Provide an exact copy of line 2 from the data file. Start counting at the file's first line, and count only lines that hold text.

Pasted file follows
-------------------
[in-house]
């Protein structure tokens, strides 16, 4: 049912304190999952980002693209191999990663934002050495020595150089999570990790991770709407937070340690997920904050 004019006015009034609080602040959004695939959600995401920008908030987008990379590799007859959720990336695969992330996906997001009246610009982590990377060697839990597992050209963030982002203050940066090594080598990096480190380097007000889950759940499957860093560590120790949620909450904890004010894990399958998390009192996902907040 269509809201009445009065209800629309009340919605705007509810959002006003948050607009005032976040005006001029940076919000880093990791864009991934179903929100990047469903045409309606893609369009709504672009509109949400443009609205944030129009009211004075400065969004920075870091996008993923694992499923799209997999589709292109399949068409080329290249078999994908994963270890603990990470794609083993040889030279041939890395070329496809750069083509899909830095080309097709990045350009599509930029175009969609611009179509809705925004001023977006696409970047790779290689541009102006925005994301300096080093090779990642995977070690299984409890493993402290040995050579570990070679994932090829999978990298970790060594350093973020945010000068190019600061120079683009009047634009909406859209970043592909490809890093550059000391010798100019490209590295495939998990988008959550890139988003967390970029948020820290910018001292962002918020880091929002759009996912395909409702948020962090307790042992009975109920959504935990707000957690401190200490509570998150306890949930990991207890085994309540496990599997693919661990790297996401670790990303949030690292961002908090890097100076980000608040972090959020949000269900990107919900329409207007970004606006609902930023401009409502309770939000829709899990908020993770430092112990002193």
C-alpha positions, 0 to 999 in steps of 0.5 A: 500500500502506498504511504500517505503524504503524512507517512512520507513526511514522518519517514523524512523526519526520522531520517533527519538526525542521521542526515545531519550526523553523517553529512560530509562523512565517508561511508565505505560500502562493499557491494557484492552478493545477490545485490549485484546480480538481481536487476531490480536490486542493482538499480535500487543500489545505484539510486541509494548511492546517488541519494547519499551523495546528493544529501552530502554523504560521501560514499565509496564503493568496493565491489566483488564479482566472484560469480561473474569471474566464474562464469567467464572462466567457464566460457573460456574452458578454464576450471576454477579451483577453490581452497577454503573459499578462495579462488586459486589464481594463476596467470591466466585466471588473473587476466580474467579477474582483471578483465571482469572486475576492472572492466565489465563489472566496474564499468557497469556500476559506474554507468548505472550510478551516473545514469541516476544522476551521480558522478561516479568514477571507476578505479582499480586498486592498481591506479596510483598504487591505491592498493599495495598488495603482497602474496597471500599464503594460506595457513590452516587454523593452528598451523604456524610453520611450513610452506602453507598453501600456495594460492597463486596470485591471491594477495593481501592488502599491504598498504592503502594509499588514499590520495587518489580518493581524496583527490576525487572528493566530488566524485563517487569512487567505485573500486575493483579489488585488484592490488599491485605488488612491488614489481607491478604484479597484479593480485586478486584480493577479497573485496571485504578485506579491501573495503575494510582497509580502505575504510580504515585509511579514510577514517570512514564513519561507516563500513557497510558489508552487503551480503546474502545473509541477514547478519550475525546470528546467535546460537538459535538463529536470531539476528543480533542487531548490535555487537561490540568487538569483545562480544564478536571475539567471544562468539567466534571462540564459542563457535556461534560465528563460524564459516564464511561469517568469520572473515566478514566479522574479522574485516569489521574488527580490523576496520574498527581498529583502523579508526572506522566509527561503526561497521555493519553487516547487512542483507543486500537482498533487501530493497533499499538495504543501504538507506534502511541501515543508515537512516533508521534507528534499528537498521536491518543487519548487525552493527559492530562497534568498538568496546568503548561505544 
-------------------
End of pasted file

């Protein structure tokens, strides 16, 4: 049912304190999952980002693209191999990663934002050495020595150089999570990790991770709407937070340690997920904050 004019006015009034609080602040959004695939959600995401920008908030987008990379590799007859959720990336695969992330996906997001009246610009982590990377060697839990597992050209963030982002203050940066090594080598990096480190380097007000889950759940499957860093560590120790949620909450904890004010894990399958998390009192996902907040 269509809201009445009065209800629309009340919605705007509810959002006003948050607009005032976040005006001029940076919000880093990791864009991934179903929100990047469903045409309606893609369009709504672009509109949400443009609205944030129009009211004075400065969004920075870091996008993923694992499923799209997999589709292109399949068409080329290249078999994908994963270890603990990470794609083993040889030279041939890395070329496809750069083509899909830095080309097709990045350009599509930029175009969609611009179509809705925004001023977006696409970047790779290689541009102006925005994301300096080093090779990642995977070690299984409890493993402290040995050579570990070679994932090829999978990298970790060594350093973020945010000068190019600061120079683009009047634009909406859209970043592909490809890093550059000391010798100019490209590295495939998990988008959550890139988003967390970029948020820290910018001292962002918020880091929002759009996912395909409702948020962090307790042992009975109920959504935990707000957690401190200490509570998150306890949930990991207890085994309540496990599997693919661990790297996401670790990303949030690292961002908090890097100076980000608040972090959020949000269900990107919900329409207007970004606006609902930023401009409502309770939000829709899990908020993770430092112990002193």